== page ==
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We propose a semi–structural discrete–choice model that can be used to estimate static or dynamic decision rules. By semi–structural we mean that our estimator is motivated by a structural model, and we estimate the choice rules that are associated with that model. However, we do not uncover the underlying structural parameters. Our estimator can be used to advantage when games involve a rich set of choices that might be correlated across decision makers and when the object is to uncover the effect of historic behavior (on, for example, prices, sales, and profits). We apply our discrete–choice estimator to study decision rules for a dynamic game of price and advertising competition.

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We show that the one–step (‘continuous updating’) GMM estimator is consistent and asymptotically normal under weak conditions that allow for generic spatial and time series dependence. We use the new procedure to estimate a dynamic spatial discrete–choice model with fixed effects that enables us to study operating decisions for mines in a real–options context. We find that the data are more supportive of a mean/variance–utility model than of a real–options model.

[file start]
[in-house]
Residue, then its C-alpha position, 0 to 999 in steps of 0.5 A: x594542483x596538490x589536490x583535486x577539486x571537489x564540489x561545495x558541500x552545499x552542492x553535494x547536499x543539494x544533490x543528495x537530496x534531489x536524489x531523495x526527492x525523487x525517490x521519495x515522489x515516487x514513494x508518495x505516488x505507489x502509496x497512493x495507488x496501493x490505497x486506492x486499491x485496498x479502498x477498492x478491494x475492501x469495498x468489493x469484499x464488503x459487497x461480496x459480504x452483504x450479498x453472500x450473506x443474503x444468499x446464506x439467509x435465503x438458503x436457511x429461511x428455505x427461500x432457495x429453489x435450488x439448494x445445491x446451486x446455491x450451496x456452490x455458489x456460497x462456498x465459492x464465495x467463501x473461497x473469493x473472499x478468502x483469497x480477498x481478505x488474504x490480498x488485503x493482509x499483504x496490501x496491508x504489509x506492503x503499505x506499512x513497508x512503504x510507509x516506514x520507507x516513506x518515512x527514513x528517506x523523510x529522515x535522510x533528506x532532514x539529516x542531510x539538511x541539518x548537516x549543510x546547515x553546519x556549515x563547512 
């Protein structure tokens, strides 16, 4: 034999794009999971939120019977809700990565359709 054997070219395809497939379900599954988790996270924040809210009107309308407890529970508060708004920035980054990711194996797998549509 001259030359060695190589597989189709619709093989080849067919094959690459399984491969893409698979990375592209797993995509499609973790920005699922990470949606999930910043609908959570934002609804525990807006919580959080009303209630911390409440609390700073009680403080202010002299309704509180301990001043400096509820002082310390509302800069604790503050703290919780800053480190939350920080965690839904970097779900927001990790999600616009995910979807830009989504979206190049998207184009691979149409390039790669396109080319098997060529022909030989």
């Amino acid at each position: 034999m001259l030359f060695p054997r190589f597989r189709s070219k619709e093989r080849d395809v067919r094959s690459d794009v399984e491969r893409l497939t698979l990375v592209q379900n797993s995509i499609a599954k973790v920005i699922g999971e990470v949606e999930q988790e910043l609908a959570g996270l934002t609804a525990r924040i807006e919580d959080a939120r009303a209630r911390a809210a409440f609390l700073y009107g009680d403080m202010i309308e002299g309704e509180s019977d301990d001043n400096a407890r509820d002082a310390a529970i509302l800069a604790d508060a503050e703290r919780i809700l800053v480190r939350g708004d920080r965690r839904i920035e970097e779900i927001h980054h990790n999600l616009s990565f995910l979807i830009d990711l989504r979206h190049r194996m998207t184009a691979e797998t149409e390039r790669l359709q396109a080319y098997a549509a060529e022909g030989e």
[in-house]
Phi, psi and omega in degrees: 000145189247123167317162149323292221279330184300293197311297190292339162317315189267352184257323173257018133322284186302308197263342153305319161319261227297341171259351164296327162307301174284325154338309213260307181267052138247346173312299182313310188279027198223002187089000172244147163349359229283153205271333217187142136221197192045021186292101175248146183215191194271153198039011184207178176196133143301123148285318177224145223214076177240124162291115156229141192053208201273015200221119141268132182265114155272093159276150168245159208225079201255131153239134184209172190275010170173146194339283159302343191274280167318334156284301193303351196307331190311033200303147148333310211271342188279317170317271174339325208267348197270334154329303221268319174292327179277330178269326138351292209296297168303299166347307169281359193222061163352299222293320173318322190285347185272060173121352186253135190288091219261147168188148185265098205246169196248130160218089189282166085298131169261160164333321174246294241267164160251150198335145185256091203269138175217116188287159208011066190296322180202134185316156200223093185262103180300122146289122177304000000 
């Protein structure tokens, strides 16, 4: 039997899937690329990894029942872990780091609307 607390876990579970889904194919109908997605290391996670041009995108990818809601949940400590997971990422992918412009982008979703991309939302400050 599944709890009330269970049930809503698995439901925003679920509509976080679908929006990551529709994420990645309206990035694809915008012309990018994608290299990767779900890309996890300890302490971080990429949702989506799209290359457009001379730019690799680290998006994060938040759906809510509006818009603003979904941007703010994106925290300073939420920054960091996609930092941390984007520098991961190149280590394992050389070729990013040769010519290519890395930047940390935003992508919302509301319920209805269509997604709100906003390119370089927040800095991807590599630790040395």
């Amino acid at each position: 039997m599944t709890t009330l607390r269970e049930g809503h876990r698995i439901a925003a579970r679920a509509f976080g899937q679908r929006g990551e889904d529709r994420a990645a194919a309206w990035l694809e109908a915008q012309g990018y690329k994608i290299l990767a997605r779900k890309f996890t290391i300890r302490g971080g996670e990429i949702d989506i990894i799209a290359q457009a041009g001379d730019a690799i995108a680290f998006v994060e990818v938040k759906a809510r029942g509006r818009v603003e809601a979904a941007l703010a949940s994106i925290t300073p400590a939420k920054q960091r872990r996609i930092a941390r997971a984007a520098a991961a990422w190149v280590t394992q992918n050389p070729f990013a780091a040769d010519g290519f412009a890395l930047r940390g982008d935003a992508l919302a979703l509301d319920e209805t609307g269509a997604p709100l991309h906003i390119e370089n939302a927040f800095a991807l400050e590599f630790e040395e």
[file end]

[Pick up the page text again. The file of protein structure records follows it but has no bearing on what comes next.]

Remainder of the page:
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In this paper, we assess how the characteristics of product and forward markets affect commodity–price distributions. In particular, we assess the levels and volatilities (means and standard deviations) of the spot prices of the six commodities that were traded on the London Metal Exchange in the 1990s. The theories that we examine can be grouped into four classes. The first considers how product–market structure and forward–market trading jointly affect the spot–market game, the second explores the links between product–market structure and spot–price stability, the third assesses whether forward trading destabilizes spot prices, and the last relates the arrival of new information to price volatility and the volume of trade. We find support for traditional market–structure models of the price level but not of price stability. In addition, increased forward trading is associated with lower prices. Finally, although we find a positive relationship between increased trading and price instability, the link appears to be indirect via a common causal factor.